FEAR OF SPIDERS AND OTHER PHOBIAS
Right now I’m watching a little black spider weave an elaborate web outside our kitchen window. But I’m not admiring his handiwork.
I’m anxiously wondering if cockroach spray will knock him dead because we don’t have anything labelled ‘spider-killer’ in the cupboard. I’m far too gutless to get close enough to squash him.
My fear of spiders is as irrational as the fear some folks have of homosexuals. I don’t have any logical reason to hate our eight-legged friends — at least not the harmless ones at home — but their beady little eyes, the fact they can run so fast and their ability to disappear and reappear spontaneously totally freaks me out.
Thursday, May 17 is the International Day Against Homophobia and Transphobia — a day to acknowledge that although we’ve come a long way, unjust laws and unfriendly attitudes mean that discrimination against queers is still widespread.
Even though I’m a happy young homo, the fact that I can’t get married and that I occasionally get yelled at on the street when I hold my girlfriend’s hand upsets me because I don’t understand the logic behind it. But that’s the thing — homophobia, like any phobia — is not based on common sense.
Xanthophobes fear the colour yellow, tetraphobes can’t stand the number four, omphalophobes are scared shitless of bellybuttons — and I think spiders are out to kill me. Even daddy-long-legs.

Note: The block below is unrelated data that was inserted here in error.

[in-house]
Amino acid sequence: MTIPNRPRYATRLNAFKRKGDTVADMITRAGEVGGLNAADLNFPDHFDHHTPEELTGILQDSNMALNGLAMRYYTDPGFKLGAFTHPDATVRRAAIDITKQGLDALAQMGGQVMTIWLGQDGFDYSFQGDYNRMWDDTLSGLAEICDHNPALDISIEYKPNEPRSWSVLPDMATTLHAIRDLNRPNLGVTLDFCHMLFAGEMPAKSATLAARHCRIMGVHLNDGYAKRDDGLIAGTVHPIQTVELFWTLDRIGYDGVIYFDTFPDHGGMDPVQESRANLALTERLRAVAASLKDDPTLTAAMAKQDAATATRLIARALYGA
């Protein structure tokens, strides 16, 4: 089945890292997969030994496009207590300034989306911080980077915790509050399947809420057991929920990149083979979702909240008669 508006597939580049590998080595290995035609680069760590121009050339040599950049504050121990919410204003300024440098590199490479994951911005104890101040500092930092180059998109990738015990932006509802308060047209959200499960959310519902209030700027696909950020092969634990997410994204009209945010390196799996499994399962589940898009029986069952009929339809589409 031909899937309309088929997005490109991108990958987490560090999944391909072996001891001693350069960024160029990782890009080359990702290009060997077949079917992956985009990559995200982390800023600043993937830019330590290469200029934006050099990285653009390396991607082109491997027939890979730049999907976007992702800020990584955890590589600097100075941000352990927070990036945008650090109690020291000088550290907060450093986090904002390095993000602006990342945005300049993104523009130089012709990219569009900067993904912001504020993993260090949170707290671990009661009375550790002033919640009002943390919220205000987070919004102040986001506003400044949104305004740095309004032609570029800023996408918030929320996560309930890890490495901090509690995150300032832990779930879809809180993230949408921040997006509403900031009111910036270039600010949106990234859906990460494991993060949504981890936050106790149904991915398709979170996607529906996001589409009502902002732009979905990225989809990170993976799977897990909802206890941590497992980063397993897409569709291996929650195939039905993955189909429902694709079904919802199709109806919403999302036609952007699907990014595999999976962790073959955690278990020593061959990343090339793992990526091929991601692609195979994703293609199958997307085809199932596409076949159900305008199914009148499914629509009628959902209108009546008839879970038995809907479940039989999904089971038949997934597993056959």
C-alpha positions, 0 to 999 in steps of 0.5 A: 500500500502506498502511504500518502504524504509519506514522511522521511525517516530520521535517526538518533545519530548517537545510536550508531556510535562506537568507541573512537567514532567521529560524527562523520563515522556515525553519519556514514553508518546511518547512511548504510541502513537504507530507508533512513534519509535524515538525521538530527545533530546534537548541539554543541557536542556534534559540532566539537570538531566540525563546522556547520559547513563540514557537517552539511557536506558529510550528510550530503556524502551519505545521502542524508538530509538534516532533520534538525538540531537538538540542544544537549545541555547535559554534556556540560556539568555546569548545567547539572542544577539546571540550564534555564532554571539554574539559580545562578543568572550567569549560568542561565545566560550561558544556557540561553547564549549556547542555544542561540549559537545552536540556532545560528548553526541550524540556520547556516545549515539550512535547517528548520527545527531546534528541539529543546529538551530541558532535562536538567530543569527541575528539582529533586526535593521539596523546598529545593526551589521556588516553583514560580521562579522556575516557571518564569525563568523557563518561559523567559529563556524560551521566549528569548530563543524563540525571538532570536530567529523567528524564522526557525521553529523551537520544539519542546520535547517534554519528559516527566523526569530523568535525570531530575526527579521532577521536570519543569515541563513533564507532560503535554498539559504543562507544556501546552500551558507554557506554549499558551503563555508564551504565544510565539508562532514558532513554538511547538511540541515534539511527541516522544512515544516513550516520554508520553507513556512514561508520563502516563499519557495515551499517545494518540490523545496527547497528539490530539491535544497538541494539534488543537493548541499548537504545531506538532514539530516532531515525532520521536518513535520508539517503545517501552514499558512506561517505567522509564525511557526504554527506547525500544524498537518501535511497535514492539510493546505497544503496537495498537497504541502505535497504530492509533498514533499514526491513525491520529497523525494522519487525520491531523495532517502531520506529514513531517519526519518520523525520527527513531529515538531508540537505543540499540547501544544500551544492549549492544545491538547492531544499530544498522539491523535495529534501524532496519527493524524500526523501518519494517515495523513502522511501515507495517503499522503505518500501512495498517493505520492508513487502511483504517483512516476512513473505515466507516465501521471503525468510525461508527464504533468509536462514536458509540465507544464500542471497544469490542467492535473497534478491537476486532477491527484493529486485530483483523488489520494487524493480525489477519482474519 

My silly fear that all spiders are deadly is the same as saying all poofs are promiscuous or all dykes are angry thugs. Sure, some gay boys do get around, and some lezzers are totes scary-looking, but that’s no reason to attack them with cockroach spray.
If grumpy old homophobes can see the error of their ways when a close friend or family member comes out, perhaps I just need to spend some quality time with spiders.
If I got to know them maybe I’d see their webs as delicate works of art, I’d thank them for keeping the house free of bugs, I’d admire their pretty colours and I’d learn to appreciate their company. But right now I’m just too scared to get close.
In case you’re wondering, the spider lived. Can’t say we’re buddies, but I’m being tolerant. Hearts and minds don’t change overnight — even when there’s no logical reason for them not to.
* Monique Schafter is an LGBT Advocate, Walkley Award winning storyteller and Star Observer columnist in Sydney Austrailia. You can follow Monique on Twitter at @MoniqueSchafter
** This article has been reprinted in its entirity with the permission of its writer and its original source The Sydney Star Observer – Many thanks to them both.